Lasagna! Hear me out – it’s.so. good. We typically use the Lasagna recipe from “Moosewood Cookbook” and it never fails us. Unless we didn’t make it to the grocery store and guests are arriving too soon to pick up ingredients. We didn’t have cottage or ricotta cheese. Enter Timothy. He pureed sweets, blended in some mozzarella and hot damn! Out came some of the best lasagna we had ever eaten. Not one child complained.
Pizza! We bought a spiralizer this summer. Along with the immersion blender, it’s the most used tool in the kitchen. The last pizza we made, we sliced the sweets super, super thin and layered them on between the sauce and the cheese. Divine! We’ve also used the puree in place of sauce. Remember those chopped sweets we have in the fridge? Yep, we throw ’em on pizza, too.
Sausage-sweet potato bake! One of our standbys. Throw cooked sausage, sliced (or chopped) and boiled until *just* soft sweets, onions, and apples in a 2-qt dish, layering. Sprinkle some salt and pepper on top. Cover. Bake at 350 for 30 minutes. The recipe we adapted this from is in the cookbook, More with Less. That recipe calls for throwing the sweets in raw and adding some brown sugar. Also great this way, we just found the sweets weren’t always cooked all of the way through and didn’t need to add sugar. Plus, you have to brown the sausage anyway, so we just boiled the slices (or chunks) at the same time. (One of our IG followers recently mentioned these same ingredients, only roasted instead of baked in a covered dish. We tried it tonight. It’s definitely awesome both ways!)
Baked Lentils with Cheese! This is also adapted from More with Less, but the only change is subbing sweets for the carrots. It can be made dairy free. The blend of spices make it delectable!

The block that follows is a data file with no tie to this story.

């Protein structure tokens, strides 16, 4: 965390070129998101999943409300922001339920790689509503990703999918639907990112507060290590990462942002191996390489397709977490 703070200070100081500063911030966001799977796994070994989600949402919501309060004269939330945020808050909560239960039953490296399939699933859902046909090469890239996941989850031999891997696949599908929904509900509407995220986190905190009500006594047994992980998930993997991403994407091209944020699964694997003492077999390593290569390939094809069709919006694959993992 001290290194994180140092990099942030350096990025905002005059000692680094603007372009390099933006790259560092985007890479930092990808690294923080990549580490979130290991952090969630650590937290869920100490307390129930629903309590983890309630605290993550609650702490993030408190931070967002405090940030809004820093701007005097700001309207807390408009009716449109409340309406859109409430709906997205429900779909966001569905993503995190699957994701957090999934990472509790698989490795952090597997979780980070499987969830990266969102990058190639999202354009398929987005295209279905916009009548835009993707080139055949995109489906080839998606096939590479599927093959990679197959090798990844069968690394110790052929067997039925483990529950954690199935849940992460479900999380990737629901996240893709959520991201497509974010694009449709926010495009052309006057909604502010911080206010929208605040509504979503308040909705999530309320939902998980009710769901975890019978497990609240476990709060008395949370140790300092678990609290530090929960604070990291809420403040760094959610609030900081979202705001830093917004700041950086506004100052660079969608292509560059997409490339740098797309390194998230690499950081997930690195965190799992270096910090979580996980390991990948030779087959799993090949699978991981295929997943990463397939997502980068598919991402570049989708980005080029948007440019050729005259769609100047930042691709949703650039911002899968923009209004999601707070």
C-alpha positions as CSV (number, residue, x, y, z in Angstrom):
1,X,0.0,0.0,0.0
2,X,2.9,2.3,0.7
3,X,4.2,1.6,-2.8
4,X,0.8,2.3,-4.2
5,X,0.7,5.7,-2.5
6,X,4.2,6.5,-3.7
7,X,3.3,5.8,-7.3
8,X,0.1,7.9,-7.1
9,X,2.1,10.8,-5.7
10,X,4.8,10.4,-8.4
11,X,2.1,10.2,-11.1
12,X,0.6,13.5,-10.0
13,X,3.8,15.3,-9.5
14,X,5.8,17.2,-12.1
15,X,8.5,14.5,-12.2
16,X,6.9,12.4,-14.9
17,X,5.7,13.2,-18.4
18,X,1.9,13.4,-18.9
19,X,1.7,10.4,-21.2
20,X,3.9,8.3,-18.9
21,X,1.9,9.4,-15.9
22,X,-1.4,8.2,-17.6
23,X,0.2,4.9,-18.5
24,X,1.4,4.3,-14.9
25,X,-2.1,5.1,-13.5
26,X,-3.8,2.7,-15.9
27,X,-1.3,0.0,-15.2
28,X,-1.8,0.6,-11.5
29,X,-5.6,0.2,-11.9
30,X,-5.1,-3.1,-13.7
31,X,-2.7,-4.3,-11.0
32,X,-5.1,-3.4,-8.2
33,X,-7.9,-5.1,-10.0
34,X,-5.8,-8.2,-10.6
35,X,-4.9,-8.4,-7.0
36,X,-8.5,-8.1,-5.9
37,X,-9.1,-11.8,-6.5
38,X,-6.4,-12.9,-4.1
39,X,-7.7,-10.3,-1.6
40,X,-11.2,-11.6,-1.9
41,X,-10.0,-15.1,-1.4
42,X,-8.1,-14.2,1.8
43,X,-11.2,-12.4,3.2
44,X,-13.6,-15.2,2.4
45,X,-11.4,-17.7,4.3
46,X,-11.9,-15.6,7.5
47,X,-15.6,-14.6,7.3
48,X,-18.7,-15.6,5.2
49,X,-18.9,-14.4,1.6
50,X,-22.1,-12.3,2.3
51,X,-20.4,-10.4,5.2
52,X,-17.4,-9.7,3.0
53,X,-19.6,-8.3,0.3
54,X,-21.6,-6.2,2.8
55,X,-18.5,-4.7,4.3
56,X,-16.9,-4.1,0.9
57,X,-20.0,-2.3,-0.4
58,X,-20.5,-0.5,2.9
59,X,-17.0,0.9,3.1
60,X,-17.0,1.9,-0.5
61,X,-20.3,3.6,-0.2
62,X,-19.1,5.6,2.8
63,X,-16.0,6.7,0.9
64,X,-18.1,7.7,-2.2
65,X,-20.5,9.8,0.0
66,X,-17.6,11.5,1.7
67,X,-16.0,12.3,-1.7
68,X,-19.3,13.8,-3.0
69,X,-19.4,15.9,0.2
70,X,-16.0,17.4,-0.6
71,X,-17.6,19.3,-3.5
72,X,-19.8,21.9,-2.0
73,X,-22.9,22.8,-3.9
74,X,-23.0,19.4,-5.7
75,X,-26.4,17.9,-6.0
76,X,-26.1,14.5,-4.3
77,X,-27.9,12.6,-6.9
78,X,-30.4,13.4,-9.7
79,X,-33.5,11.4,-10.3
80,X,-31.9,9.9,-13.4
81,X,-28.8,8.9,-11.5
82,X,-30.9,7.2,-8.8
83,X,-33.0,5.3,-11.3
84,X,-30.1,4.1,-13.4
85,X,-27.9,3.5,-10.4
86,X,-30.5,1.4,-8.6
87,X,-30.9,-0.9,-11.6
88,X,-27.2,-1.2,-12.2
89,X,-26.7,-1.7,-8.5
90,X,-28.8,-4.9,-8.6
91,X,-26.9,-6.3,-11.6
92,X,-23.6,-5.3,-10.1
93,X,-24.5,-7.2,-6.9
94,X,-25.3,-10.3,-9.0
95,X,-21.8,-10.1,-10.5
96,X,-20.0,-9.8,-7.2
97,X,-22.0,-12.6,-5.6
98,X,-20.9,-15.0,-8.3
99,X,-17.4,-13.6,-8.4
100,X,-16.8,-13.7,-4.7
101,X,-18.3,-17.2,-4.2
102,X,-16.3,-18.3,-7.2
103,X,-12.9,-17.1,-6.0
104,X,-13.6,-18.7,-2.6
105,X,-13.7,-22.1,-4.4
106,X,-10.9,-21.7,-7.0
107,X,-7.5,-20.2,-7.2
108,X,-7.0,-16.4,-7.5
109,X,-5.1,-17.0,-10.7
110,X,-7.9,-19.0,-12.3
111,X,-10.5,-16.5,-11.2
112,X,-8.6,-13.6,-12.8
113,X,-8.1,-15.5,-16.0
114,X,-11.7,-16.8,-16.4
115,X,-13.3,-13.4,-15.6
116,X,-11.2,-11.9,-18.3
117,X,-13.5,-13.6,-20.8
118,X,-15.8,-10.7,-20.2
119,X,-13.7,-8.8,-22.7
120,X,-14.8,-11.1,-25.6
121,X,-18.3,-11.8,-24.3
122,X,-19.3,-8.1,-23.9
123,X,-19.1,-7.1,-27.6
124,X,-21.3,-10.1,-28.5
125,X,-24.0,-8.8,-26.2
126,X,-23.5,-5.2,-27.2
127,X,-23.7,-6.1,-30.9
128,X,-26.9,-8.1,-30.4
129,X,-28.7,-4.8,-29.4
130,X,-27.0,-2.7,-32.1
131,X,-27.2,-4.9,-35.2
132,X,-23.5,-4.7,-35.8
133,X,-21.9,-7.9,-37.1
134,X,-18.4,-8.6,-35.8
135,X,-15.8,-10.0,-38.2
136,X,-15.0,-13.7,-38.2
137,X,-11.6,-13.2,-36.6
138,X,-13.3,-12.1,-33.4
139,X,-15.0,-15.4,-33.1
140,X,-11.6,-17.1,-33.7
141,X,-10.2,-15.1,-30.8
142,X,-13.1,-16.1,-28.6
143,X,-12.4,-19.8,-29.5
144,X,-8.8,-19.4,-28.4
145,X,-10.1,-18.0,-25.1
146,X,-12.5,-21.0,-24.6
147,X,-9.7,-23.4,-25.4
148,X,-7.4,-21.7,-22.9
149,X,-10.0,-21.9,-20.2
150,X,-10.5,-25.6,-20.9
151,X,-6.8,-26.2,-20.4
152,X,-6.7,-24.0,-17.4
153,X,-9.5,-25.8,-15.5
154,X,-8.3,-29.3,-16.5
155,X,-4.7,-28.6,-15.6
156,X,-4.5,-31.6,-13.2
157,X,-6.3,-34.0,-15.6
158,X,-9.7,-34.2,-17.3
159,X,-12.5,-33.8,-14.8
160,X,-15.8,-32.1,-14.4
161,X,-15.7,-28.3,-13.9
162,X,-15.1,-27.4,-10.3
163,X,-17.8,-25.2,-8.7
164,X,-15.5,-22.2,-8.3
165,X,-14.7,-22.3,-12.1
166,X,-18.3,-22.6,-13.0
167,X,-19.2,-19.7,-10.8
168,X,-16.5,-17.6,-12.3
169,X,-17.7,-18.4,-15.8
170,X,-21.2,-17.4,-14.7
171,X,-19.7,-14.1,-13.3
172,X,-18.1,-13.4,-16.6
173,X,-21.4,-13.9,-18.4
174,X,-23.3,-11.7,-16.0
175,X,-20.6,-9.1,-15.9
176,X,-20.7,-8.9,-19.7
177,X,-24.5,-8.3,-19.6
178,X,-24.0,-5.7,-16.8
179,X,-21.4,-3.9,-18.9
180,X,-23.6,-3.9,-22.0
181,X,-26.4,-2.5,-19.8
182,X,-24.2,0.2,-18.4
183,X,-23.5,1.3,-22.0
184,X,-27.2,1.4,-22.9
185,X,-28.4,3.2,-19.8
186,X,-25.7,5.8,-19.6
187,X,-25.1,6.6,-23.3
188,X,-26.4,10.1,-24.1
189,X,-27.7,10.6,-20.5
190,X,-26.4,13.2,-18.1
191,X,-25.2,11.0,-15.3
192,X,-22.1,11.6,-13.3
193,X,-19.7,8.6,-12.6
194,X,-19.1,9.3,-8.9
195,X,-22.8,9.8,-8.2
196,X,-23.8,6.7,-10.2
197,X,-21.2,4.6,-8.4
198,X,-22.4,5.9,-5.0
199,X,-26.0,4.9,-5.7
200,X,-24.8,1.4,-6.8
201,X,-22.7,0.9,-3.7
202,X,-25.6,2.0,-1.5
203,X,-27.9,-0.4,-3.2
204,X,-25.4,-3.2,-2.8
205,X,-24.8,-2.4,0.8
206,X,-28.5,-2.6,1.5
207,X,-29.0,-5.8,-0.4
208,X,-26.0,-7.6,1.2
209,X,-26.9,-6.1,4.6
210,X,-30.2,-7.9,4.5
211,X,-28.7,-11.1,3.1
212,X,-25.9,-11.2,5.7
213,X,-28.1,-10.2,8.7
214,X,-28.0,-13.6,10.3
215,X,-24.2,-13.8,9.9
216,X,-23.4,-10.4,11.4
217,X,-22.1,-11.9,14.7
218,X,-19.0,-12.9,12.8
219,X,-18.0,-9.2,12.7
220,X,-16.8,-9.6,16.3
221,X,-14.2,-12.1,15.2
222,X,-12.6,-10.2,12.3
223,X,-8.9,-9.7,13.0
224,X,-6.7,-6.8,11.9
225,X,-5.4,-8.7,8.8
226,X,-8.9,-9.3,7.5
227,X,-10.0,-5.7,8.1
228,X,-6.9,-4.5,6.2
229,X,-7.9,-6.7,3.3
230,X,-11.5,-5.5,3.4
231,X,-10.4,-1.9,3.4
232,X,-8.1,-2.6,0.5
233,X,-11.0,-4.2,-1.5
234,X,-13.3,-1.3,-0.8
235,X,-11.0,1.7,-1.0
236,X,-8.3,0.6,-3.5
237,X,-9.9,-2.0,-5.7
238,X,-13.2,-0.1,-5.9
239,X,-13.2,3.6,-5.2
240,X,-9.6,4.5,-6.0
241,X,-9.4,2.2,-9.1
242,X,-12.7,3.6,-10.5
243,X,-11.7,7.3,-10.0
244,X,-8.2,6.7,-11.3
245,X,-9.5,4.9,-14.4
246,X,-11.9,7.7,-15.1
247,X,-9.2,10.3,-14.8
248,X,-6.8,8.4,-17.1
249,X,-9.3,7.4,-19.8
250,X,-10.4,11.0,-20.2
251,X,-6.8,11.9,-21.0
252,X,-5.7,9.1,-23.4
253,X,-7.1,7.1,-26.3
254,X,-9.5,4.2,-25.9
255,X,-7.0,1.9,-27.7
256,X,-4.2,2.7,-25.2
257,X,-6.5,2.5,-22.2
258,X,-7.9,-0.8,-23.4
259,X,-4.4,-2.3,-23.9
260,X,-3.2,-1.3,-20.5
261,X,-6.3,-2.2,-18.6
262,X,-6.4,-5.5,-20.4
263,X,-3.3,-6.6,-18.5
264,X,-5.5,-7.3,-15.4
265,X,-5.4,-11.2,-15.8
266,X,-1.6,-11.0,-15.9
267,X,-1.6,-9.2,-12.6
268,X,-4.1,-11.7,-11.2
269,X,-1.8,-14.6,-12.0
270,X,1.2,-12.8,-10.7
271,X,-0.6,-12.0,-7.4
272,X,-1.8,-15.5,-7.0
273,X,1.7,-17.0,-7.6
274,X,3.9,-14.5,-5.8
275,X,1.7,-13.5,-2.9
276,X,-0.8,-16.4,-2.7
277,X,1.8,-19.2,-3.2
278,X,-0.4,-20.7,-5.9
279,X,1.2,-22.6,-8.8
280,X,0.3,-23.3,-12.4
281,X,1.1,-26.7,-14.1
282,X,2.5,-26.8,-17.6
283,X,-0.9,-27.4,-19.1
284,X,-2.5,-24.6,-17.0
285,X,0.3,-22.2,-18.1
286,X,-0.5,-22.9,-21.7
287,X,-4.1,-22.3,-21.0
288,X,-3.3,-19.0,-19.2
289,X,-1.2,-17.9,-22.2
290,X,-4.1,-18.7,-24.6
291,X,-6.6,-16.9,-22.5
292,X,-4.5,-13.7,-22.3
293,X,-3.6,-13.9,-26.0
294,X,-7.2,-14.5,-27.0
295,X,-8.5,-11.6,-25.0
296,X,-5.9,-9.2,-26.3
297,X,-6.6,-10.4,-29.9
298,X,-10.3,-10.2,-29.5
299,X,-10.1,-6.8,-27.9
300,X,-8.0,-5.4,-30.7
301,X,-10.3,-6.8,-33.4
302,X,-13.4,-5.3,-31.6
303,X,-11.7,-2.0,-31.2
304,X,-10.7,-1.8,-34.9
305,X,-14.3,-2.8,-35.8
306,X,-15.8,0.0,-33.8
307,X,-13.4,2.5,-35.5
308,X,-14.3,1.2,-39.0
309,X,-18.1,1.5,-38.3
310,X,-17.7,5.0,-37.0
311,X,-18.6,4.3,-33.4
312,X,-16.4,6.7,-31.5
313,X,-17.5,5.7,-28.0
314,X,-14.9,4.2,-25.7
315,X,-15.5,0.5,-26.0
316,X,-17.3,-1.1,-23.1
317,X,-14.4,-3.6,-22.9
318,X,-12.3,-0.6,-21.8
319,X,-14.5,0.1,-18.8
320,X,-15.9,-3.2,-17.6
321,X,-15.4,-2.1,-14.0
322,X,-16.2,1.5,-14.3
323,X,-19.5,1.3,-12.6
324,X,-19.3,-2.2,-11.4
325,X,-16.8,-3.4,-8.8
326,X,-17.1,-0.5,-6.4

During the fall and winter, once we run out of carrots from our personal garden, sweet potatoes replace them in every recipe. Especially in soups! We also don’t use winter squash, although I’m determined this year to see if I can make a sweet potato bisque that rivals a butternut squash soup (because I’ve missed that!) Add puree or chopped/sliced/ spiralized sweets into whatever-kind-of-soup for a delicious end result. Chili is fantastic with sweets, too! Last night I made leek and potato soup and threw a sweet potato in, in place of one of the Irish potatoes. Add some curry and you’ve got a not-to-sweet, but very satisfyingly warming meal. Locals: serve it with some Earth Sky Time bread!
Brownies! (from Pinterest board) Fantastic. They do rise a little and we prefer a fudgier, chewier brownie, but they are still great. They are cake-y and delicious. Hmmmm, maybe some maple icing….?
Sweet potato pie! Of course. Need I say more?
Sides – fries – curly and straight, mashed, roasted, baked…